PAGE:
Something this book does have, though, is very sketchy bullet points on some issues.
For example, Carson “advocates cutting government spending by 10% each year, across the board, until the budget is balanced.” So defense that’s already being cut to the bone would fare worse still under Carson. It’s the problem with across-the-board cuts – things which are bloated are cut too slowly, while vital programs are starved of funds.
He would repeal and replace Obamacare while giving everyone in America an electronic medical record and pretax health savings account. That makes more sense, but still leaves me mildly skeptical.
Carson advocates a flat tax in order to “make sure that everyone has skin in the game.” I’d prefer the FairTax but a flat tax would be acceptable provided we also eliminated backup withholding. Our church doesn’t take money out of our paychecks off the top, so why should the government?
As for social issues, Carson believes marriage is only between a man and a woman and is pro-life. The book also quotes Carson on welfare:
A truly moral nation enacts policies that encourage personal responsibility and discourage self-destructive behavior by not subsidizing people who live irresponsibly and make poor choices.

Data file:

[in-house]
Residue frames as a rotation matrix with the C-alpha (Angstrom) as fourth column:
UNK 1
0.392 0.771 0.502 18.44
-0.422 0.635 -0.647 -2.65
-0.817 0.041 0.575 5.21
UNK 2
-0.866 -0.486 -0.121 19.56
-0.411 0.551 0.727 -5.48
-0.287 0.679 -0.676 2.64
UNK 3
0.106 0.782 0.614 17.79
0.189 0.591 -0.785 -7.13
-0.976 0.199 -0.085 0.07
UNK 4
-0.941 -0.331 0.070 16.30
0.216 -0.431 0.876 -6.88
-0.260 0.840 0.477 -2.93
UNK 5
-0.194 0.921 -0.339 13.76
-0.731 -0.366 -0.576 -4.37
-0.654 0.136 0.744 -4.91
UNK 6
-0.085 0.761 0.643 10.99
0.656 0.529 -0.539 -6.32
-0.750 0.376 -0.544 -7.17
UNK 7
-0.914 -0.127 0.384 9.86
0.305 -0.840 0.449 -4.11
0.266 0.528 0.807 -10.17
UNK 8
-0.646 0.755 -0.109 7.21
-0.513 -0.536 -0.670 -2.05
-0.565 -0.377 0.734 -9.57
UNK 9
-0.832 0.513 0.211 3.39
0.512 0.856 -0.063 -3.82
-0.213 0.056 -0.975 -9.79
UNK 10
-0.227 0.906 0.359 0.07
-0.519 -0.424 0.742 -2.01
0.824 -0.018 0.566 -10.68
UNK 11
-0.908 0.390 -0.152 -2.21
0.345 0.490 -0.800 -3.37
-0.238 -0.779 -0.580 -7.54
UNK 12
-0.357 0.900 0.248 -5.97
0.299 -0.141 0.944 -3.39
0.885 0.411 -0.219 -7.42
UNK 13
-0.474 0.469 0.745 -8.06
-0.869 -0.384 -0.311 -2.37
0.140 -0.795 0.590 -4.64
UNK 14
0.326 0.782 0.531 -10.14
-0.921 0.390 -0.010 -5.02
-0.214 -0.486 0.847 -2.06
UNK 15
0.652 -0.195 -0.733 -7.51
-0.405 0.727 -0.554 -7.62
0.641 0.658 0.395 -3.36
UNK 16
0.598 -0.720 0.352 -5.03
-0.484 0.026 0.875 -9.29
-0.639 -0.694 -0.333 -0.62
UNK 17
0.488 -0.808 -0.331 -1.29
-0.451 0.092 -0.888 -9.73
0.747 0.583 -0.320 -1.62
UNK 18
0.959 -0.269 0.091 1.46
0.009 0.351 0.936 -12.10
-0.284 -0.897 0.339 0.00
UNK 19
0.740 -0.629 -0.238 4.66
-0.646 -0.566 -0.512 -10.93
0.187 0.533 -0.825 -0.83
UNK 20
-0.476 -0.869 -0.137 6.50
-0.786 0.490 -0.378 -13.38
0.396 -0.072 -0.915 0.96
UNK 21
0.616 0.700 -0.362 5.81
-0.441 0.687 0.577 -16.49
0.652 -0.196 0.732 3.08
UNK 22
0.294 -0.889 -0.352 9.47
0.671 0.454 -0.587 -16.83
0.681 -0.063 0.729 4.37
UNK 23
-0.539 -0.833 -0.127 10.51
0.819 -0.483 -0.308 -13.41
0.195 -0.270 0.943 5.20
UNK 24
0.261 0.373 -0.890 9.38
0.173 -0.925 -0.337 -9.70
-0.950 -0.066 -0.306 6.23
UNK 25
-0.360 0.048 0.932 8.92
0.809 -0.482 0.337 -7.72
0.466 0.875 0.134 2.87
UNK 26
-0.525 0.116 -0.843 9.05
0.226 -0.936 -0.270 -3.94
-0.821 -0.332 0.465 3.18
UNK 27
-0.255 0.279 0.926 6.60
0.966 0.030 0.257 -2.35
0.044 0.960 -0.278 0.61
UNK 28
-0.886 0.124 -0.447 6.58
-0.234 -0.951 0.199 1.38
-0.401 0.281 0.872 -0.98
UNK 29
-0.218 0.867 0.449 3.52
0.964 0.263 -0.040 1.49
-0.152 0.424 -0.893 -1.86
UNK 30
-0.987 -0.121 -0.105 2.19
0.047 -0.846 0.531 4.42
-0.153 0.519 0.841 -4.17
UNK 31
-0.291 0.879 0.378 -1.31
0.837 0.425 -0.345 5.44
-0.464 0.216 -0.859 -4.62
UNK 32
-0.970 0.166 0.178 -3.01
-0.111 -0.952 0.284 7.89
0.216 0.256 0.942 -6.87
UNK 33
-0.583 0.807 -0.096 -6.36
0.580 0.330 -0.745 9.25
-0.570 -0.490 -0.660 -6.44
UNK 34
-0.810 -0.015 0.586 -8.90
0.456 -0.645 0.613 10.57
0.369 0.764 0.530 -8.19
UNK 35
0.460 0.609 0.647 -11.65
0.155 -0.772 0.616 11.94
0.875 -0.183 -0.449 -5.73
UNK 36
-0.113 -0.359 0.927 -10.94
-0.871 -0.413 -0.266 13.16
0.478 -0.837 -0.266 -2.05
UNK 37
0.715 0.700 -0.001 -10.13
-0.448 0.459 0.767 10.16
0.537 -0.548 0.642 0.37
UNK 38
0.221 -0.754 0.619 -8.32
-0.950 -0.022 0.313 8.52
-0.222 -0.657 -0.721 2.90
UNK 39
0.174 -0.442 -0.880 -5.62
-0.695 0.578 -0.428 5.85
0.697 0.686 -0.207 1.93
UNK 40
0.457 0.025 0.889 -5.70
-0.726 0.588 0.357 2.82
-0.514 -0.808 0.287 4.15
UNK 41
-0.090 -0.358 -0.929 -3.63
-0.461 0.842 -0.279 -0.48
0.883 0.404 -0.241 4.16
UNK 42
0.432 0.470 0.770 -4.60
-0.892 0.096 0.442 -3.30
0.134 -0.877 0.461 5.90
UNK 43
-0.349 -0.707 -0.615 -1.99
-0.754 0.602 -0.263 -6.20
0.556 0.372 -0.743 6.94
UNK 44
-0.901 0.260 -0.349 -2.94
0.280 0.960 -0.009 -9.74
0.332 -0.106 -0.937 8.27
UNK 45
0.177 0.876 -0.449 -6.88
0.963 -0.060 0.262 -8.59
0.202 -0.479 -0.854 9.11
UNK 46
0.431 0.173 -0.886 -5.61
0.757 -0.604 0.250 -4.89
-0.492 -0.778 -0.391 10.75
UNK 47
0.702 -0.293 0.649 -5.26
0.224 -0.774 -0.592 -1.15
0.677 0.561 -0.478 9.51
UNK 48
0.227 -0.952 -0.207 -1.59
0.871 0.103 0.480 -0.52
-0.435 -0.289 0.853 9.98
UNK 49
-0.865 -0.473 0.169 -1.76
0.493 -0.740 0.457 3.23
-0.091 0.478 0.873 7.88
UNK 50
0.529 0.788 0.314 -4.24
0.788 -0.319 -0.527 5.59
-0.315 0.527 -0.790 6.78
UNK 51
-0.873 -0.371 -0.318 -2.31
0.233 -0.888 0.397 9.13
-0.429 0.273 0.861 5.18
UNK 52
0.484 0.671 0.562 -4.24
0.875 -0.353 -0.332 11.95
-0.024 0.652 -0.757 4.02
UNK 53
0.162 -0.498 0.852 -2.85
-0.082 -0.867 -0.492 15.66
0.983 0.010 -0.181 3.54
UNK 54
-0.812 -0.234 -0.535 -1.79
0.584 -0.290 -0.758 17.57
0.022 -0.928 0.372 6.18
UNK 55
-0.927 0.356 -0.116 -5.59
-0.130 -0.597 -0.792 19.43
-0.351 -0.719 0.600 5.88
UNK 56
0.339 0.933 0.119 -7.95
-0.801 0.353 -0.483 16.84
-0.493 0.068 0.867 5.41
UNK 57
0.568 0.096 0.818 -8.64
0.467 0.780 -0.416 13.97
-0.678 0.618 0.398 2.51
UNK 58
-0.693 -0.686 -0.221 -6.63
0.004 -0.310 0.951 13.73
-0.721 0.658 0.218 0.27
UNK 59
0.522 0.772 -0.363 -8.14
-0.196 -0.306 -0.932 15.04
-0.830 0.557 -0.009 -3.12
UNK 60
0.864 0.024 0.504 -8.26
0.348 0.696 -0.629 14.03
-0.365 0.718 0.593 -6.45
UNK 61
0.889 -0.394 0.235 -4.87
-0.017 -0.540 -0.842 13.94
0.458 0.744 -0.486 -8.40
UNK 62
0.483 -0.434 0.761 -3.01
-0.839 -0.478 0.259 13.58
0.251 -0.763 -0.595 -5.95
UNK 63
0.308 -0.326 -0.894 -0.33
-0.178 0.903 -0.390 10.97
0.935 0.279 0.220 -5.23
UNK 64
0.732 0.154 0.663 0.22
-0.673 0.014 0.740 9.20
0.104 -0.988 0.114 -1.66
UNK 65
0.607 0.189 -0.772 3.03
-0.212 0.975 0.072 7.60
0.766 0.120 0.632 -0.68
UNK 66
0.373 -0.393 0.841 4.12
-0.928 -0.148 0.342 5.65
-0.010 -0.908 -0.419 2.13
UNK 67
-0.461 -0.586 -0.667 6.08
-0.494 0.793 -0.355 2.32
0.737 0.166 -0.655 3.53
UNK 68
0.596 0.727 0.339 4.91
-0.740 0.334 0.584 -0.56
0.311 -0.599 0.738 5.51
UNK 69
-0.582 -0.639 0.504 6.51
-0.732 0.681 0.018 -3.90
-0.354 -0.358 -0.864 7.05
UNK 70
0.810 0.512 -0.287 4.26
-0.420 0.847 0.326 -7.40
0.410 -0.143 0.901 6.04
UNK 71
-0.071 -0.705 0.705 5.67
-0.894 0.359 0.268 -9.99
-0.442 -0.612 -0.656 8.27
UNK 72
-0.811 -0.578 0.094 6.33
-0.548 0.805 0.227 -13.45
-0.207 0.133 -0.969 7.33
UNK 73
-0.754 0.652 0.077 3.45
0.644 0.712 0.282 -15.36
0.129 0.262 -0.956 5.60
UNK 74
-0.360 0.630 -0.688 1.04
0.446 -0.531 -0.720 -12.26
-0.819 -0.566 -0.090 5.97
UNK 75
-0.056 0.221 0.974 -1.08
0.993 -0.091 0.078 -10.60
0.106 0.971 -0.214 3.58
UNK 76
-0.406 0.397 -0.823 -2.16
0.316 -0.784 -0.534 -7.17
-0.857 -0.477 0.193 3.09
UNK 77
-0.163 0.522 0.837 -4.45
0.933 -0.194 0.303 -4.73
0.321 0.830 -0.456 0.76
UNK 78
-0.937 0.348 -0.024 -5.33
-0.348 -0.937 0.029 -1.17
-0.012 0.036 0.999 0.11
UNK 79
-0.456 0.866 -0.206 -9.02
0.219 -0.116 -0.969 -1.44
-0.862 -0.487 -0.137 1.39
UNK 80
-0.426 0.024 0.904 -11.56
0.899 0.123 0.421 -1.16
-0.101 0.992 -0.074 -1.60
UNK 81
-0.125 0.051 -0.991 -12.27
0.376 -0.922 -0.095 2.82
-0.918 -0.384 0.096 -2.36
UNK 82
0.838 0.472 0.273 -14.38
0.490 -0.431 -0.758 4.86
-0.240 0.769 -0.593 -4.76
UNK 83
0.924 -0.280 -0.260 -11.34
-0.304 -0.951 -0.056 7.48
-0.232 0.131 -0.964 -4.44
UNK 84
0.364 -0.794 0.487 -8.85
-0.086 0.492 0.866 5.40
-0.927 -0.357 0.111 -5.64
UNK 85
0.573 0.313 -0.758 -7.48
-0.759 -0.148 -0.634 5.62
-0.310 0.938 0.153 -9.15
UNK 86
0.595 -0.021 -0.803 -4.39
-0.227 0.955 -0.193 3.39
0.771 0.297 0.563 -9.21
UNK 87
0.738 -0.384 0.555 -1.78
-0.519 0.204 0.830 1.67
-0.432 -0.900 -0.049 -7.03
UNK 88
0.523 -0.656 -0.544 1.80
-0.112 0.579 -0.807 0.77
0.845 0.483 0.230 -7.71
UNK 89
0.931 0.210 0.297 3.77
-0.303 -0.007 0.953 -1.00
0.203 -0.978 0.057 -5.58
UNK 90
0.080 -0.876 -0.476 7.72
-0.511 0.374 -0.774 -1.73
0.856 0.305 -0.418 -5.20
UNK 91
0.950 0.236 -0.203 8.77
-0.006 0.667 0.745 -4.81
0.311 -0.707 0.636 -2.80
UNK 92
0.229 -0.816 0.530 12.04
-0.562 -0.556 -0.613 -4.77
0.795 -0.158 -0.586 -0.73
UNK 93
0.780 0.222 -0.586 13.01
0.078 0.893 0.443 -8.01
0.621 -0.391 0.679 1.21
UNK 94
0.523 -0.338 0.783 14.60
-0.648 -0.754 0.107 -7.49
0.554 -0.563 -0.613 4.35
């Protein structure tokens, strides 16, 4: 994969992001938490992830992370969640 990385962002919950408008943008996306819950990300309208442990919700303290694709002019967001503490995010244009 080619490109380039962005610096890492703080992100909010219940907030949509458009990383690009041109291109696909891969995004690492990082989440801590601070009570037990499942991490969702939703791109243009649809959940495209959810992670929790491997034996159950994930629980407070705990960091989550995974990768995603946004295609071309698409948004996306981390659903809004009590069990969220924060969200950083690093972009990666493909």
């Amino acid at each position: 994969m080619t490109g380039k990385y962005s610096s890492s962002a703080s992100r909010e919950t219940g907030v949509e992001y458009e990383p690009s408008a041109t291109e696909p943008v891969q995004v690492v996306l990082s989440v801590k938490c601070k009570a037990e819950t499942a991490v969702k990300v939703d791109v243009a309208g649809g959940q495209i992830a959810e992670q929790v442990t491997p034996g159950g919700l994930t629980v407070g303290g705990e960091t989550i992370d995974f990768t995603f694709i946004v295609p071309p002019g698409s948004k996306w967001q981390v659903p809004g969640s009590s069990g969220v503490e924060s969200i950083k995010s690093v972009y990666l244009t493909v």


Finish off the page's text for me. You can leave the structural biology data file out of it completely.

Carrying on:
He also points out:
While values, knowledge, and compassion are the key for getting America back on track, the most important thing is prayer.
Carson seems to get most of his support from social conservatives who haven’t been terribly thrilled with the last two Republican nominees. It’s a branch of the Republican party that the powers that be seem to take for granted, although they helped to maintain the campaign for Rick Santorum for quite awhile in 2012. Many of those southern and midwestern states (including Iowa and South Carolina) will probably be the most fertile ground for Carson if he decides to run – on the other hand, this may not play as well in New Hampshire and Nevada, although the latter would be a test case for the Hispanic vote.
The pamphlet comes on the heels of a 40-minute long infomercial which aired last month in a number of markets just after the election (and is being re-broadcast this week on the Newsmax TV network, available from satellite providers.) Carson isn’t officially in the race but isn’t preventing the speculation, either.
As for the petition: sure, I sent it in. There’s nothing wrong with Carson that the run won’t reveal, although if I were leaning toward anyone right now I would say it would be one of the governors considering a bid. But it’s good to see someone who explicitly exhibits Christian values take a shot at the brass ring.